Surgical Valvotomy Versus Balloon Valvuloplasty for Congenital Aortic Valve Stenosis: A Systematic Review and Meta ‐ Analysis
Kaplan‐Meier curves for survival (A), freedom from aortic valve replacement (B), and freedom from reintervention (C) by intervention in infants <1 year of age at initial intervention. BAV indicates balloon aortic valvuloplasty; SAV, surgical aortic valvotomy.
© Copyright Policy - creativeCommonsBy
Related In: Results  -  Collection

License
Show All Figures
getmorefigures.php?uid=PMC5015309&req=5

jah31661-fig-0004: Kaplan‐Meier curves for survival (A), freedom from aortic valve replacement (B), and freedom from reintervention (C) by intervention in infants <1 year of age at initial intervention. BAV indicates balloon aortic valvuloplasty; SAV, surgical aortic valvotomy.
Mentions: In sensitivity analysis restricted to the subset of infants (<1 year of age) at the time of BAV (n=282) or SAV (n=201), results were unchanged, with no difference between groups in survival (P=0.23) or freedom from valve replacement (P=0.7) (Figure 4A and 4B), but there was more reintervention in the BAV group (P<0.001) (Figure 4C). There was no difference in results when they were stratified by overall Hayden risk of bias score (Figure S1).

View Article: PubMed Central - PubMed

ABSTRACT

Background: Optimal initial treatment for congenital aortic valve stenosis in children remains unclear between balloon aortic valvuloplasty (BAV) and surgical aortic valvotomy (SAV).

Methods and results: We performed a contemporary systematic review and meta&#8208;analysis to compare survival in children with congenital aortic valve stenosis. Secondary outcomes included frequency of at least moderate regurgitation at hospital discharge as well as rates of aortic valve replacement and reintervention. Single&#8208; and dual&#8208;arm studies were identified by a search of PubMed (Medline), Embase, and the Cochrane database. Overall 2368 patients from 20 studies were included in the analysis, including 1835 (77%) in the BAV group and 533 (23%) in the SAV group. There was no difference between SAV and BAV in hospital mortality (OR=0.98, 95% CI 0.5&ndash;2.0, P=0.27, I2=22%) or frequency of at least moderate aortic regurgitation at discharge (OR=0.58, 95% CI 0.3&ndash;1.3, P=0.09, I2=54%). Kaplan&ndash;Meier analysis showed no difference in long&#8208;term survival or freedom from aortic valve replacement but significantly more reintervention in the BAV group (10&#8208;year freedom from reintervention of 46% [95% CI 40&ndash;52] for BAV versus 73% [95% CI 68&ndash;77] for SAV, P&lt;0.001). Results were unchanged in a sensitivity analysis restricted to infants (&lt;1&nbsp;year of age).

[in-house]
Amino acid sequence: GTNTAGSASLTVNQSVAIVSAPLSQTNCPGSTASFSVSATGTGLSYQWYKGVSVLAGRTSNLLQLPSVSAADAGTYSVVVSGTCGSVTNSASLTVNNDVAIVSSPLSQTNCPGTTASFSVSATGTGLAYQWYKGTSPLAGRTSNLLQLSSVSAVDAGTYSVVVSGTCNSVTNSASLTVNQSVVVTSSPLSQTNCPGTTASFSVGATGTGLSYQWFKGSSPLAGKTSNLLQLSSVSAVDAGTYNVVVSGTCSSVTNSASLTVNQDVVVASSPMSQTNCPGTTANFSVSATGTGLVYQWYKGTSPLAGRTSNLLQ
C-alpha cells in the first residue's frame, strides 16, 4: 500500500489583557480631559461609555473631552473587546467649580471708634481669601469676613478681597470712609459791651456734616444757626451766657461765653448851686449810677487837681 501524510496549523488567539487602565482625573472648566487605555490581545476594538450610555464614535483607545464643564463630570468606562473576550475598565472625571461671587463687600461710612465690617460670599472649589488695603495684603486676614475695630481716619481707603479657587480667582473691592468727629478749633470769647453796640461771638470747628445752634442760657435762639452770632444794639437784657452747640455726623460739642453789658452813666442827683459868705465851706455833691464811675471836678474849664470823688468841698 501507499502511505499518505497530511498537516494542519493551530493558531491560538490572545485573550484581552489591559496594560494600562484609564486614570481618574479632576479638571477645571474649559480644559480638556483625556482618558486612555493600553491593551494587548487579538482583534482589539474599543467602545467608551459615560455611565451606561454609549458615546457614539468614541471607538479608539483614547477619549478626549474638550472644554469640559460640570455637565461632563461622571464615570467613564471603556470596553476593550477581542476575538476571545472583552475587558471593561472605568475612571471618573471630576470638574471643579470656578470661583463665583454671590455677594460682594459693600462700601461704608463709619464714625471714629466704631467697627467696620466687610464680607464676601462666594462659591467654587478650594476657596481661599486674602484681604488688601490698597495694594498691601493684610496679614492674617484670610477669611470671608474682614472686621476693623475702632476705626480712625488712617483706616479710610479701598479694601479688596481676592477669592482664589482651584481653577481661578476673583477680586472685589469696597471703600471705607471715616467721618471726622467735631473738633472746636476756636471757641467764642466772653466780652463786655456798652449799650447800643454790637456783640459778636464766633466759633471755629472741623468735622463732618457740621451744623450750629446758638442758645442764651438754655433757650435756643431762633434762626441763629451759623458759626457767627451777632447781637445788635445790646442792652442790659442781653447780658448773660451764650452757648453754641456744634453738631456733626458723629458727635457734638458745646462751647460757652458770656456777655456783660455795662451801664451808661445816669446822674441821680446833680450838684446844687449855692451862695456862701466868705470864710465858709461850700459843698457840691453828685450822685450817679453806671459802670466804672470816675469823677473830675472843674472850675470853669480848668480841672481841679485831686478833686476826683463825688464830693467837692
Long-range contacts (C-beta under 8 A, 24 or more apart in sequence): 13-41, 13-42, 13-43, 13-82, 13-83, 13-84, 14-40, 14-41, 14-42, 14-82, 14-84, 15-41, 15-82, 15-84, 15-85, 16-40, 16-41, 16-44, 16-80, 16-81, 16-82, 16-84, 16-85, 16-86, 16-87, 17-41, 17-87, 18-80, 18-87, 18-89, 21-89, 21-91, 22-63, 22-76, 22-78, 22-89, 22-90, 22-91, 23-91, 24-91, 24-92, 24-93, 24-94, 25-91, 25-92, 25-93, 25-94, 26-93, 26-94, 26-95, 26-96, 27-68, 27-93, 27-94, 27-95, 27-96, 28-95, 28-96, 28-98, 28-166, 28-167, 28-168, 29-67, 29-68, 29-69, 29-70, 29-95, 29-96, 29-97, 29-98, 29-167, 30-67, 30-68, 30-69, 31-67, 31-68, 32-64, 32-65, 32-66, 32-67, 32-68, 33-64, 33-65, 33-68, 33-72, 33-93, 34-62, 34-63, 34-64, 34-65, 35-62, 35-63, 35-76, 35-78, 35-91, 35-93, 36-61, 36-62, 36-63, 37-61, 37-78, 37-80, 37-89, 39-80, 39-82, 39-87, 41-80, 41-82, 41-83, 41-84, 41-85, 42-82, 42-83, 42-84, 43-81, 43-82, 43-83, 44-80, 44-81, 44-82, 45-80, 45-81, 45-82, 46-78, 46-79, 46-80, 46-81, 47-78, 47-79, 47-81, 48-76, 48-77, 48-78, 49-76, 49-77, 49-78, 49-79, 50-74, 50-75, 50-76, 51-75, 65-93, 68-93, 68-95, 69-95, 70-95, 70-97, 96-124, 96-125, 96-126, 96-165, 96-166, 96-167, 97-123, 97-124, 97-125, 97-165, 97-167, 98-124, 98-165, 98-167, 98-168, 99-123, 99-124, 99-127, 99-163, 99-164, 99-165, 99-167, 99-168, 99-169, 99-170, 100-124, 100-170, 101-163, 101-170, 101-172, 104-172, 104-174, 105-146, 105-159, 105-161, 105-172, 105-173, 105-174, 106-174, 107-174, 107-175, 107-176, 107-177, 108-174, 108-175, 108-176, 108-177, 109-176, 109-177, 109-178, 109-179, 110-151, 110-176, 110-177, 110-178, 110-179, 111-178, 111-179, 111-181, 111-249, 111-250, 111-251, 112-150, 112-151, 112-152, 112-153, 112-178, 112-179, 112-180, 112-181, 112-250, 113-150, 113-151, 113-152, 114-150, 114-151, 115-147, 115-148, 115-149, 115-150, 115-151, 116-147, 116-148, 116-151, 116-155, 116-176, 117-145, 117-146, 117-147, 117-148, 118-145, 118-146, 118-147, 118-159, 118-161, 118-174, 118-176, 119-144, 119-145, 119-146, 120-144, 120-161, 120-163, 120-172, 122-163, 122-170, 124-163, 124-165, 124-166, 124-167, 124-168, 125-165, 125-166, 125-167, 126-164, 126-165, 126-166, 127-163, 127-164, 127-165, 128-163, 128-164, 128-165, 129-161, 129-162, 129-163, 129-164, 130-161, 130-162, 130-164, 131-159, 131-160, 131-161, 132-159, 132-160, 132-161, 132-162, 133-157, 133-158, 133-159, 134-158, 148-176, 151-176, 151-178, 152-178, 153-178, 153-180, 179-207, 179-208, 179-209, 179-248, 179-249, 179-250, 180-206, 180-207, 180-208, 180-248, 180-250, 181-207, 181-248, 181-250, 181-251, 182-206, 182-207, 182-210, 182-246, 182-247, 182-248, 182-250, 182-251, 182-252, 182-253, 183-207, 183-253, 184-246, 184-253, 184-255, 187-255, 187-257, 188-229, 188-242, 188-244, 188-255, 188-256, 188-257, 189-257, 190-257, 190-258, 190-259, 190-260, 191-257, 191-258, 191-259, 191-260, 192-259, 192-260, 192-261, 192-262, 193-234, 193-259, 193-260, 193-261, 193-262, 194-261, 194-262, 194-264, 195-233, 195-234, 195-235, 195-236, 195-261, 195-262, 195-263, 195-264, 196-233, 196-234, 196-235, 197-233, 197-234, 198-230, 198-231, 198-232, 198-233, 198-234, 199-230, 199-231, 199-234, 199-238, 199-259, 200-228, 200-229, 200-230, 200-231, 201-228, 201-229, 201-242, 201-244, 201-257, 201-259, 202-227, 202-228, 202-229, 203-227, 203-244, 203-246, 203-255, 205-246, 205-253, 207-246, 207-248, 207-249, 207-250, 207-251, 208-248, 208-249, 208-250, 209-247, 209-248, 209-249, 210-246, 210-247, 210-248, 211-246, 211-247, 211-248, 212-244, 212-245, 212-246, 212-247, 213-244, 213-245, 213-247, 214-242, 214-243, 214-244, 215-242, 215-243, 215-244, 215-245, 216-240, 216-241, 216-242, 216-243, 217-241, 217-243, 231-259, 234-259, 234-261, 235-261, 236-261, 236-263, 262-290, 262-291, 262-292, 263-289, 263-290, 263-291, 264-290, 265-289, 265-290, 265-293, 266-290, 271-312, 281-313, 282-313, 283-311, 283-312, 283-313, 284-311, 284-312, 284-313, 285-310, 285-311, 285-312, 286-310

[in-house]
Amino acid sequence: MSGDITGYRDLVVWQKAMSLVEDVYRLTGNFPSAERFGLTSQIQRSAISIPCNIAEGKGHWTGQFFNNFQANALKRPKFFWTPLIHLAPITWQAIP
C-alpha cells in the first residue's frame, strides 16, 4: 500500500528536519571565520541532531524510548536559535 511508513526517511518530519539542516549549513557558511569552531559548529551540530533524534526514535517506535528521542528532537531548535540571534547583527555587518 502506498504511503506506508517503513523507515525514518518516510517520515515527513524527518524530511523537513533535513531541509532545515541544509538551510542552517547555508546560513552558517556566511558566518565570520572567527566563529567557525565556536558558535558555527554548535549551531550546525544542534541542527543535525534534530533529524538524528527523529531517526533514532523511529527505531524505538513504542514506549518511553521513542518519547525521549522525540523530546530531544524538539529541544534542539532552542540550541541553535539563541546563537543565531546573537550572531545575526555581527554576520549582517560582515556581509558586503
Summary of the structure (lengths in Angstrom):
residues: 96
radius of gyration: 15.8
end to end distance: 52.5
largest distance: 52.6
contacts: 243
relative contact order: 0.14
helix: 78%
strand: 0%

Conclusions: Although higher rates of reintervention suggest improved outcomes with SAV, indications for reintervention may vary depending on initial intervention. When considering the benefits of a less&#8208;invasive approach, and clinical equipoise with respect to more clinically relevant outcomes, these findings support the need for a randomized controlled trial.

No MeSH data available.